The teachers in the project work in very varied contexts and differ in their professional experience. Some teach in spacious classrooms while others work in cramped conditions. Some work in schools serving relatively affluent areas: others are in schools within substantially disadvantaged communities. However, in every case, their strategies have been developed to suit local conditions as well as the principle of matching seating to activity. Here we will simply illustrate the strategy in operation though the approach developed by two teachers. They have been chosen to demonstrate how the principle can be developed and implemented in differing types of school, in spacious and cramped conditions and with classes throughout the primary age range.

Matt: Yr. 6

In the first example, Matt has a small classroom with a class of 25 Yr. 6 children. Although the limited space considerably restricts the scope for using varied seating layouts, he moves between two main layouts and also occasionally uses graph paper to plan alternative arrangements to suit other purposes.

The arrangement used most regularly is a simple 'extended E' formation for individual, paired and whole-class work (Figure 1.1). It allows free access to resources, easy view of the whiteboard and enables Matt to move around to work with everyone. In order to ensure all children have access to resources without having to move around too much, each child has an individual 'tool kit' of resources for 'mental and oral maths' and a 'magic' writing box, or 'carryall' with dictionary, a rubber and a sharpener for English.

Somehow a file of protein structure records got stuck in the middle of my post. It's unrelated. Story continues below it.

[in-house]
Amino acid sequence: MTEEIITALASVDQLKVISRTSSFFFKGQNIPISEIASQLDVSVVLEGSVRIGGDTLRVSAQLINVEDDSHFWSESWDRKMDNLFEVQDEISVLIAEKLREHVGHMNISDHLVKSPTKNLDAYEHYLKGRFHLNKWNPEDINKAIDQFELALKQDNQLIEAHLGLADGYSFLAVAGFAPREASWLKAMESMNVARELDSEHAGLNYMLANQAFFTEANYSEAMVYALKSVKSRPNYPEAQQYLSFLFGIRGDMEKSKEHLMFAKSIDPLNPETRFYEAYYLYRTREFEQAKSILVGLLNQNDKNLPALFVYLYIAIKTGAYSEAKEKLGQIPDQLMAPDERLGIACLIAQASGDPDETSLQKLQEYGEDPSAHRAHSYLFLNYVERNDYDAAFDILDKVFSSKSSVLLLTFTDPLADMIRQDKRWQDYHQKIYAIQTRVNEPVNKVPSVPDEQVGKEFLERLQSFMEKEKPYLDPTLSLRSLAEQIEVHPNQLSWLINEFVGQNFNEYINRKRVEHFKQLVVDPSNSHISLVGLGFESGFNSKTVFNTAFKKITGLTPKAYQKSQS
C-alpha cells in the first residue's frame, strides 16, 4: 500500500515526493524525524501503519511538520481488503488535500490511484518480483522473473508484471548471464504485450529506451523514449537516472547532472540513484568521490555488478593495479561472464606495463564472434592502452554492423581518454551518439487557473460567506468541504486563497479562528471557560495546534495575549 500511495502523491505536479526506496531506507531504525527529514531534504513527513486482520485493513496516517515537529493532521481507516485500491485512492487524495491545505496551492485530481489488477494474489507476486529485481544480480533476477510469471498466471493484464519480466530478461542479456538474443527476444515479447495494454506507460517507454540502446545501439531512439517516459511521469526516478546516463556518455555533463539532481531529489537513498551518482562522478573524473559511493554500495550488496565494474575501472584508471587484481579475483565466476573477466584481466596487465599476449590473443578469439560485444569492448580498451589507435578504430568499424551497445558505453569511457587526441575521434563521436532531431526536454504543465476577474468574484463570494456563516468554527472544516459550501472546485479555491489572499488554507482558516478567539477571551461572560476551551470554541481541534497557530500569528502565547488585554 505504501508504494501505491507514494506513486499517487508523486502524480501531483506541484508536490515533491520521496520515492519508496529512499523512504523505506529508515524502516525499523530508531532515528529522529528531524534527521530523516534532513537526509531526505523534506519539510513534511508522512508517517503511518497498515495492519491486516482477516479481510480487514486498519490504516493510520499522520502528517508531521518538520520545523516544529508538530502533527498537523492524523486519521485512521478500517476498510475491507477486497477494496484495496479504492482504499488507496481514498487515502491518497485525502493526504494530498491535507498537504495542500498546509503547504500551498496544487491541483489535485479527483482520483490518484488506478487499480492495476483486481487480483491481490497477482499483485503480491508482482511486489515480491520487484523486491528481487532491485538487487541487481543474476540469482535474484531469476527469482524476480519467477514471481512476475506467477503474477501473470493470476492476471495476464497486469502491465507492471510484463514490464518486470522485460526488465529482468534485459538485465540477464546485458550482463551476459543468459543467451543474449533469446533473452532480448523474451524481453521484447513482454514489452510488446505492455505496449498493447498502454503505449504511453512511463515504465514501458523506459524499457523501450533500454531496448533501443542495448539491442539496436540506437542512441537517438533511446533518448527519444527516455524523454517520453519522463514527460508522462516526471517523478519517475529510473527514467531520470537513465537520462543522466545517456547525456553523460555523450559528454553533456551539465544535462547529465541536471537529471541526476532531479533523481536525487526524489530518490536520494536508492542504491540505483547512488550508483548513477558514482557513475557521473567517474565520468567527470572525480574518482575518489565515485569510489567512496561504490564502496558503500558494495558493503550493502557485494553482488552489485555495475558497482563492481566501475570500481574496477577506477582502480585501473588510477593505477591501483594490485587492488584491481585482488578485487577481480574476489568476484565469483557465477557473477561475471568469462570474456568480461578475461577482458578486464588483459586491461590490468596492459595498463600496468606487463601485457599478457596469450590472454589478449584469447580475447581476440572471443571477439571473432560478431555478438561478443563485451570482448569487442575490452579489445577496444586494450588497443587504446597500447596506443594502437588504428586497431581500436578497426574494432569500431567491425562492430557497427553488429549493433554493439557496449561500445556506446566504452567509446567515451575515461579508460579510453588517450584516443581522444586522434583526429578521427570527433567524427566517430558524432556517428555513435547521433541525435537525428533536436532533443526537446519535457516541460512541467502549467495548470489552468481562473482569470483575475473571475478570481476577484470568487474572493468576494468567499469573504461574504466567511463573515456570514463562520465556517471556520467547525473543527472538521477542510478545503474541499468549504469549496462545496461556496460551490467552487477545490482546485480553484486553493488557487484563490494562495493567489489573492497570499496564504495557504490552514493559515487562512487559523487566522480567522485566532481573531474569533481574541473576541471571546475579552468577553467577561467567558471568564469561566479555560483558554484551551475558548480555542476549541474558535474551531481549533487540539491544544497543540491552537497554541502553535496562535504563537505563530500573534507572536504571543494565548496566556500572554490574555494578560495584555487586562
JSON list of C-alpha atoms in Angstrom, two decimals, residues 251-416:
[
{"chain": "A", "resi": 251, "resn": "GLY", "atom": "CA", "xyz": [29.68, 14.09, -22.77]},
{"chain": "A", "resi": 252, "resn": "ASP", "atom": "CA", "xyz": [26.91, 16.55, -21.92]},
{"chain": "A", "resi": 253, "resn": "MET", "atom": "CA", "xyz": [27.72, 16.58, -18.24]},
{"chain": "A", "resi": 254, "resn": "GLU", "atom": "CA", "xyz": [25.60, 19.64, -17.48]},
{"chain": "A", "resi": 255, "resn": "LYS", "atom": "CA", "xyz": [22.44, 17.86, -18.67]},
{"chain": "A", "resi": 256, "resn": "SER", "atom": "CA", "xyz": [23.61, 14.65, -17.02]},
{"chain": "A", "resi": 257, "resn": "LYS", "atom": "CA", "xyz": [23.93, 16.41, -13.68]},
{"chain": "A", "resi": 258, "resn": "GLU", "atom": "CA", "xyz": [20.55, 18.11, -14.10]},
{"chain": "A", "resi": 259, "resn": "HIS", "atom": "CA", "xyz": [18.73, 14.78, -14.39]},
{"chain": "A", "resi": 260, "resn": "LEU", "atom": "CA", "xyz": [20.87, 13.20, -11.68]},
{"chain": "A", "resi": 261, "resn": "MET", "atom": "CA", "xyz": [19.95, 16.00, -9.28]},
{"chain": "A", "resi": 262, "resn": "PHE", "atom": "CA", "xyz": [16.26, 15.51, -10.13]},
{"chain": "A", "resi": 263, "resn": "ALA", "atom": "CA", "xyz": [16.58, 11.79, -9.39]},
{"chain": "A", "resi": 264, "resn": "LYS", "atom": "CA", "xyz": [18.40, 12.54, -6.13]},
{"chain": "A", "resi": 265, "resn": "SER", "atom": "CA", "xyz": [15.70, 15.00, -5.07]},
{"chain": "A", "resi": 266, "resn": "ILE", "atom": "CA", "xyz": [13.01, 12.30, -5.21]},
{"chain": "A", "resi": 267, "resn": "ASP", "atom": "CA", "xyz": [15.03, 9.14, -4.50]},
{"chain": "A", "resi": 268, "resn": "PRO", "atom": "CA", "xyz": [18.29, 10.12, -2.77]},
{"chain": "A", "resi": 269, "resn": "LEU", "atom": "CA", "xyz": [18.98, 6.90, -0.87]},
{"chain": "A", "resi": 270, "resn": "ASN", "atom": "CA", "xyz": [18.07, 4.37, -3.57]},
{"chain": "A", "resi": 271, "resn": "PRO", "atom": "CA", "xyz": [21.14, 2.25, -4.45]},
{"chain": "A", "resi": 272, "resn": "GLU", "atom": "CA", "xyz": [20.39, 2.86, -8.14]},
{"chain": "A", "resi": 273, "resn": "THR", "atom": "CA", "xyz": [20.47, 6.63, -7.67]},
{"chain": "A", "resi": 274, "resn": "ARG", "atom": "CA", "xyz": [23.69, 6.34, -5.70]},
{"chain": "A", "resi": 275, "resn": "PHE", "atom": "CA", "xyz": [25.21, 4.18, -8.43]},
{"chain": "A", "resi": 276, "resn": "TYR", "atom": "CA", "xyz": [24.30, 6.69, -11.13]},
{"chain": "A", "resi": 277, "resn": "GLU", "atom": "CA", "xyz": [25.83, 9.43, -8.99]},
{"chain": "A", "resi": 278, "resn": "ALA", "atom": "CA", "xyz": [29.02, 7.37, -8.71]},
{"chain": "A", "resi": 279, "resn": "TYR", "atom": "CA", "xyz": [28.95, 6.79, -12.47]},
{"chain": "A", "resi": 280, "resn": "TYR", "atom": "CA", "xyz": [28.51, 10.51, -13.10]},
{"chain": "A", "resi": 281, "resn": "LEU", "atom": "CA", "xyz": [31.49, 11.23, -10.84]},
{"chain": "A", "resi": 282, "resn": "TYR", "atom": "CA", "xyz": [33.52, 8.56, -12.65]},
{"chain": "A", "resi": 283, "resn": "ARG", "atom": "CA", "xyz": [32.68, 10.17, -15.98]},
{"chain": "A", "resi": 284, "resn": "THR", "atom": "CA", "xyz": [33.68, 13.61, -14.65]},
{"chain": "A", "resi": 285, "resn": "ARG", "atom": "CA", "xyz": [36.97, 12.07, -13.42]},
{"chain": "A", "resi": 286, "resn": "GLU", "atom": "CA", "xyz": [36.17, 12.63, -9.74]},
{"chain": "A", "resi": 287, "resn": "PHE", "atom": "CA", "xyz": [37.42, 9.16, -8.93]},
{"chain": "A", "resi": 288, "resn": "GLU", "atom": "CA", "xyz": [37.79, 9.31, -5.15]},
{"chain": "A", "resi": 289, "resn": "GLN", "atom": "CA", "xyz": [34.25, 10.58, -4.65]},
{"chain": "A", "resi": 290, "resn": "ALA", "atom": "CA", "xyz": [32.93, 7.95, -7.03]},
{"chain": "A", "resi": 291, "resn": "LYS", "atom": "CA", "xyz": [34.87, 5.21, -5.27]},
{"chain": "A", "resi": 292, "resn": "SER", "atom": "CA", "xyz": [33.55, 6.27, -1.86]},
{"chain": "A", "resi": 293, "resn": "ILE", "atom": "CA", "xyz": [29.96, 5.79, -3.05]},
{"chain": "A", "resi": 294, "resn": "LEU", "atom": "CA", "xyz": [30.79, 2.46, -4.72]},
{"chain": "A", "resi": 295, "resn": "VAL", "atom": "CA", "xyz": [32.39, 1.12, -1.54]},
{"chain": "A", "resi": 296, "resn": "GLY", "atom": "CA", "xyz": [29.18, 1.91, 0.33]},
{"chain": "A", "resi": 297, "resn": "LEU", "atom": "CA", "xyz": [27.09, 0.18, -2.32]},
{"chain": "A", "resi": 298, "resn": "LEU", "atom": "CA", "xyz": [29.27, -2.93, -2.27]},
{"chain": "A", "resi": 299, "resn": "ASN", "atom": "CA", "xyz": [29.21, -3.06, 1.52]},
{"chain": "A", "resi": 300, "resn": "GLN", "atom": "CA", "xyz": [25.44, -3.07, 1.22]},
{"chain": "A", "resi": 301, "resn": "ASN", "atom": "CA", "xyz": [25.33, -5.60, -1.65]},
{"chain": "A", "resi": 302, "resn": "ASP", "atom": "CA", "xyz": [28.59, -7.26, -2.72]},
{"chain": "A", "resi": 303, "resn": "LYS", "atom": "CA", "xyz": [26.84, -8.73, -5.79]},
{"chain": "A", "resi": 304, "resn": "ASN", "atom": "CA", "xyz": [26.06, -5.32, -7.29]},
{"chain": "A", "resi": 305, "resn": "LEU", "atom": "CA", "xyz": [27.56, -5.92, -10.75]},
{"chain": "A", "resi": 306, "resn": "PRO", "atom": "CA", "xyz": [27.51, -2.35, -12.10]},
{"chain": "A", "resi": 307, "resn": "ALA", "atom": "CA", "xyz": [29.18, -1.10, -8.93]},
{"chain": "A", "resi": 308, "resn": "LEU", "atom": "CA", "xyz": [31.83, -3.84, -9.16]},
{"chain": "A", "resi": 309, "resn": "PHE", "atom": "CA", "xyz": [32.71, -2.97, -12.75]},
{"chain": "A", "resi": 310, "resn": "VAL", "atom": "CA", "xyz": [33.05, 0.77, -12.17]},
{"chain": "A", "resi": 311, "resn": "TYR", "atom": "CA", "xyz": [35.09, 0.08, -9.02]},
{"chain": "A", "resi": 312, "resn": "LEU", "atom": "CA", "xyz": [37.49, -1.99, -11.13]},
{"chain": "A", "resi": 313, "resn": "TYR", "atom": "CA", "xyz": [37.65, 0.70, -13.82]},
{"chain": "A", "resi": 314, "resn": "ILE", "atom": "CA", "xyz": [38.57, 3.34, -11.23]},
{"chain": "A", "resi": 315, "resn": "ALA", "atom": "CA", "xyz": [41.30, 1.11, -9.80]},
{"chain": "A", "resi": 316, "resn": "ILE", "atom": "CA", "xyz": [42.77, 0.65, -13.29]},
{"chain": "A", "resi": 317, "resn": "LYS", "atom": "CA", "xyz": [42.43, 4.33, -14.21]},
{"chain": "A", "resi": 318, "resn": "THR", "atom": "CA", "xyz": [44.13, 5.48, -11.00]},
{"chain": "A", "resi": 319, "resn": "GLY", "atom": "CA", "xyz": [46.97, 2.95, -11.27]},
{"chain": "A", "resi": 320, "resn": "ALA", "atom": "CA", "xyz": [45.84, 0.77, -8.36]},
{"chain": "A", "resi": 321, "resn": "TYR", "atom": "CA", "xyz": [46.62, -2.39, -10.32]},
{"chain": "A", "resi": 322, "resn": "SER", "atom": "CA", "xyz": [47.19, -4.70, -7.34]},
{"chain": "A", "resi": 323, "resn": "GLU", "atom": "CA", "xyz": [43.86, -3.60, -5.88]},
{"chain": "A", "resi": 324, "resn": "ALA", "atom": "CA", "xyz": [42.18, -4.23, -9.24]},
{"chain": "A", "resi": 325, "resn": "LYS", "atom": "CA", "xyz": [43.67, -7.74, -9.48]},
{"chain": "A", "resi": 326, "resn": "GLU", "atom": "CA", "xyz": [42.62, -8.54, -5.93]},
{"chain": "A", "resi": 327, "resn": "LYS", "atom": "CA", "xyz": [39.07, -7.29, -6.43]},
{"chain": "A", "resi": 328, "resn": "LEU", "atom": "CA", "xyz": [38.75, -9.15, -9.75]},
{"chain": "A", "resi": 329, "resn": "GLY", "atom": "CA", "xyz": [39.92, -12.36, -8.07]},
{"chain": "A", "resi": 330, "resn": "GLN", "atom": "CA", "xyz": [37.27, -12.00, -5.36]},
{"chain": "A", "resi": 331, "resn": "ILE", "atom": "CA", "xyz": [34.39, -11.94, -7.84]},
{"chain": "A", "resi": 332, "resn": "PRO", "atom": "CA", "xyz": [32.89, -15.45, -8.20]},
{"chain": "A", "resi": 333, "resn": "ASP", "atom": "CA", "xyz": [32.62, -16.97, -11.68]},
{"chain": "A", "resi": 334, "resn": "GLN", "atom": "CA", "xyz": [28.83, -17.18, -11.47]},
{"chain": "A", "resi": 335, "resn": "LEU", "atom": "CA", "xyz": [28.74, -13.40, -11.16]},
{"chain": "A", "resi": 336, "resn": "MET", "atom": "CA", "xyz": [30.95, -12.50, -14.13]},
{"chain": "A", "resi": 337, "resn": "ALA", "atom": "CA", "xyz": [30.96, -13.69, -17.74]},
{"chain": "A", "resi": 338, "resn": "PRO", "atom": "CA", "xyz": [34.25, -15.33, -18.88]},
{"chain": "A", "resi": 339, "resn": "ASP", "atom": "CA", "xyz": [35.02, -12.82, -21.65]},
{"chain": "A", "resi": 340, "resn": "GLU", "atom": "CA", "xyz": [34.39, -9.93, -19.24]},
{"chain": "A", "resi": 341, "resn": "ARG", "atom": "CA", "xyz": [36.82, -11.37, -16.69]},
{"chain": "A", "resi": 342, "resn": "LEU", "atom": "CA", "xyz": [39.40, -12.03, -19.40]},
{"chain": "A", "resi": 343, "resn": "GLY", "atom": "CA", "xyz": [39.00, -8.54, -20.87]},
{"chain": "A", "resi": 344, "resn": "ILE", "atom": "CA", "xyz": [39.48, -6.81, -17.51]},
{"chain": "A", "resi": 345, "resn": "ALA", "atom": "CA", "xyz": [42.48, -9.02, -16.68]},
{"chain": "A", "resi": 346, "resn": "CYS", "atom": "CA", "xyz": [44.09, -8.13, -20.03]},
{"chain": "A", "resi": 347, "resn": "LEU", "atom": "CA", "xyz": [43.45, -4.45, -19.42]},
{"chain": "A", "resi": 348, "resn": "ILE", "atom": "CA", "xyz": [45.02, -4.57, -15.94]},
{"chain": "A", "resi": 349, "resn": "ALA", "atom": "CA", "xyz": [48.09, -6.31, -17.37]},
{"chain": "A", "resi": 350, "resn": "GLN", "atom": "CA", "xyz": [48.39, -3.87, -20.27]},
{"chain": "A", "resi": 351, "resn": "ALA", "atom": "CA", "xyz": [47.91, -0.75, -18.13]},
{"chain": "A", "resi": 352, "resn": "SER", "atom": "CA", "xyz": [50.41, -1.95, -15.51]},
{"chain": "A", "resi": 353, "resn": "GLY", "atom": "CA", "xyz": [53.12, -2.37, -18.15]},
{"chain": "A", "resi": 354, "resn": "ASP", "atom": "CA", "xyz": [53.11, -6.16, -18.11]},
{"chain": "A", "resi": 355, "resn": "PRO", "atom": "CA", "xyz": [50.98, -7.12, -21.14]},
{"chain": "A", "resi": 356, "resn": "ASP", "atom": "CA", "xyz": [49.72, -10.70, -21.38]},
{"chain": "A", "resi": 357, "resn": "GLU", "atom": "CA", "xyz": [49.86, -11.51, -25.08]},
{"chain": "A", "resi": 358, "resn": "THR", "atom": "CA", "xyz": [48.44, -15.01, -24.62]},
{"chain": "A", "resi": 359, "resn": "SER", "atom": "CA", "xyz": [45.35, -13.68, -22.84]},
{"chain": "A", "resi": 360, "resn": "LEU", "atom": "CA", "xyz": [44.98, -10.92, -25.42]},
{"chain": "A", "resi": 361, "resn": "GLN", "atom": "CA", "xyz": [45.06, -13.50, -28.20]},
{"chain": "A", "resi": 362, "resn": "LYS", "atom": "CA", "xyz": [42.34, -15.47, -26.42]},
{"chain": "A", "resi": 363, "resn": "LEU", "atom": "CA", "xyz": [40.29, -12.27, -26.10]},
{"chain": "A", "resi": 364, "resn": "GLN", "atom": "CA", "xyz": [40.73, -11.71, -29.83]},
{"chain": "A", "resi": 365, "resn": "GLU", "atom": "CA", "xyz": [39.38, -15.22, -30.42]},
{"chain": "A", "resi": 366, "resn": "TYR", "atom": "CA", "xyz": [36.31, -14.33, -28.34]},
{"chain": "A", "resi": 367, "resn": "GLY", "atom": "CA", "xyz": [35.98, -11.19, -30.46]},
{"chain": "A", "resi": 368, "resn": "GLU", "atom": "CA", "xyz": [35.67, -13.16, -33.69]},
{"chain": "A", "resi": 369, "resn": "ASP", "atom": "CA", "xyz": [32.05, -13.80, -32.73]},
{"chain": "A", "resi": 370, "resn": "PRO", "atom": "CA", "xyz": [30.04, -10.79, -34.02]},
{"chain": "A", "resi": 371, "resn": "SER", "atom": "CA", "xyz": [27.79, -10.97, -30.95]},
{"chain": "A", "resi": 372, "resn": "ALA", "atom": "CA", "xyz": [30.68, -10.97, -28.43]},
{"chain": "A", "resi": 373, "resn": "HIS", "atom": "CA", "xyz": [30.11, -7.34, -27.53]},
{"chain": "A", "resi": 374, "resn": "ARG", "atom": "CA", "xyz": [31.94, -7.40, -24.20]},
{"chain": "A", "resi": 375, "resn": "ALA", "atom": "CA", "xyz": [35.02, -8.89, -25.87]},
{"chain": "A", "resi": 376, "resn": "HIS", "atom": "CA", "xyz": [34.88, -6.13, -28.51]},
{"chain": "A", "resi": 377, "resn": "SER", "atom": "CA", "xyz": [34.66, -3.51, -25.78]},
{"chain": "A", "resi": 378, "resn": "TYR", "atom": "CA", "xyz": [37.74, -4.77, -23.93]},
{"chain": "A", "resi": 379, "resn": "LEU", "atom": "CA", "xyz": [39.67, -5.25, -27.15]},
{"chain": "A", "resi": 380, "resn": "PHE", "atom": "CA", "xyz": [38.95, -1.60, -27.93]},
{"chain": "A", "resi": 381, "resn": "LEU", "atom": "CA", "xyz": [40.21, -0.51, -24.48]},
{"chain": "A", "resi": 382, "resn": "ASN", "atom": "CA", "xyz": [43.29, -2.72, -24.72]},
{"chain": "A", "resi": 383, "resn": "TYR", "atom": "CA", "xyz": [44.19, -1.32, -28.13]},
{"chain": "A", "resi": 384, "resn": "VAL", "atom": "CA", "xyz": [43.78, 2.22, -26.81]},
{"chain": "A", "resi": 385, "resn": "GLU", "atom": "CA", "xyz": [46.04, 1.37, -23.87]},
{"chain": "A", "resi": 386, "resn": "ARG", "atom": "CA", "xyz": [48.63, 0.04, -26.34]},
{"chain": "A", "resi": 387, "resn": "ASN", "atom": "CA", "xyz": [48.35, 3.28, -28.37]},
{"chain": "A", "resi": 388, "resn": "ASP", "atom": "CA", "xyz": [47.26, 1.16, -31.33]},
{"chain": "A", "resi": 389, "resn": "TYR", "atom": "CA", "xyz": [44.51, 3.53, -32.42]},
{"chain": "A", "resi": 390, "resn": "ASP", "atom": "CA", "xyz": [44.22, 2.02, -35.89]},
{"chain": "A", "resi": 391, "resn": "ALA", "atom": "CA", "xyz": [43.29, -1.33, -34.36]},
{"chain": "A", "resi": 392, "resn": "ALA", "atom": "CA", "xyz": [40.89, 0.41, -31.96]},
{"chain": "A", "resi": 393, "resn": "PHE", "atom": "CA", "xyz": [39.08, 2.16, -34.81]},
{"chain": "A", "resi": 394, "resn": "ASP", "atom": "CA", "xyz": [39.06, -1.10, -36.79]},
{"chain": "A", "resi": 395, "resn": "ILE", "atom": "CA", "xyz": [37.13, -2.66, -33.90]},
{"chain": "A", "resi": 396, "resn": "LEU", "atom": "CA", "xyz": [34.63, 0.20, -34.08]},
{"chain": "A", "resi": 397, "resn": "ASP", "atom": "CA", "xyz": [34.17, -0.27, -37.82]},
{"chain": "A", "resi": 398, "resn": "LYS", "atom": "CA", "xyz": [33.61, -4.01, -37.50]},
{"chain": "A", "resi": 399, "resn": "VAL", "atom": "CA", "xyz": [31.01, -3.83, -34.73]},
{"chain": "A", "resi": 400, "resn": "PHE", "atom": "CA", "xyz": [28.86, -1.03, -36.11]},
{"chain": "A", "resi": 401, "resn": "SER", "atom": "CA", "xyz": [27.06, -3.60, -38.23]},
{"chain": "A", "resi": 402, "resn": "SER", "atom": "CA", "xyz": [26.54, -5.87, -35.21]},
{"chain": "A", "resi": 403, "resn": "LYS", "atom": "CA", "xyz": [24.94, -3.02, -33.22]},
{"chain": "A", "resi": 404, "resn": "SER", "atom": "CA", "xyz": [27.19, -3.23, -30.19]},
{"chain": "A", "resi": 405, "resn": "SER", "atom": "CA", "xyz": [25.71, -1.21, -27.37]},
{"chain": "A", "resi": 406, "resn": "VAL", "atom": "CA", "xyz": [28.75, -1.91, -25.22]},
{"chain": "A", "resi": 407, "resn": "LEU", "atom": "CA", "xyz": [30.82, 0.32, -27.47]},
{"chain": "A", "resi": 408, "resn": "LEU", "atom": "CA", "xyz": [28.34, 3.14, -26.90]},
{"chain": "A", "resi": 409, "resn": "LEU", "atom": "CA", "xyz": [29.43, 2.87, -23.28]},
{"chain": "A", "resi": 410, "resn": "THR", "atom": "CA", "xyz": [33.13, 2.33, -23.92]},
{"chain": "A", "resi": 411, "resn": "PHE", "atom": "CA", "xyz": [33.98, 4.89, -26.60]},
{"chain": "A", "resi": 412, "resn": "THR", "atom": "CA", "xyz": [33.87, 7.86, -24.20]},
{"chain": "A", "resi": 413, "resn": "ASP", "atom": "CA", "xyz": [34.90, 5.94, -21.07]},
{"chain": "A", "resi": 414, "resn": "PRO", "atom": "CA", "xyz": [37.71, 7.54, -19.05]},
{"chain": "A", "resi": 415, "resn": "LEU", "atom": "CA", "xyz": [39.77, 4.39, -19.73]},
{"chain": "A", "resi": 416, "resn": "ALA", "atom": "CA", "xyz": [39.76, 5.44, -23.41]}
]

The second arrangement, for group or workshop activities, involves moving the middle two 'prongs' of the 'E' formation out to the sides of the classroom, to join with other tables(Figure 1.2). Matt uses the instruction "move to a group situation" with the children to move from the 'E' and "back to normal" or "back to starting position" to return to the 'E' arrangement.

This arrangement is adapted on certain days in the week when one of the blocks of 8 to 10 seats on the right hand side of the classroom is used as a workshop for the deputy head to work specifically with children with English as an additional language. As well as certain named children, anyone in the class can choose to work with her if they feel they are having difficulties.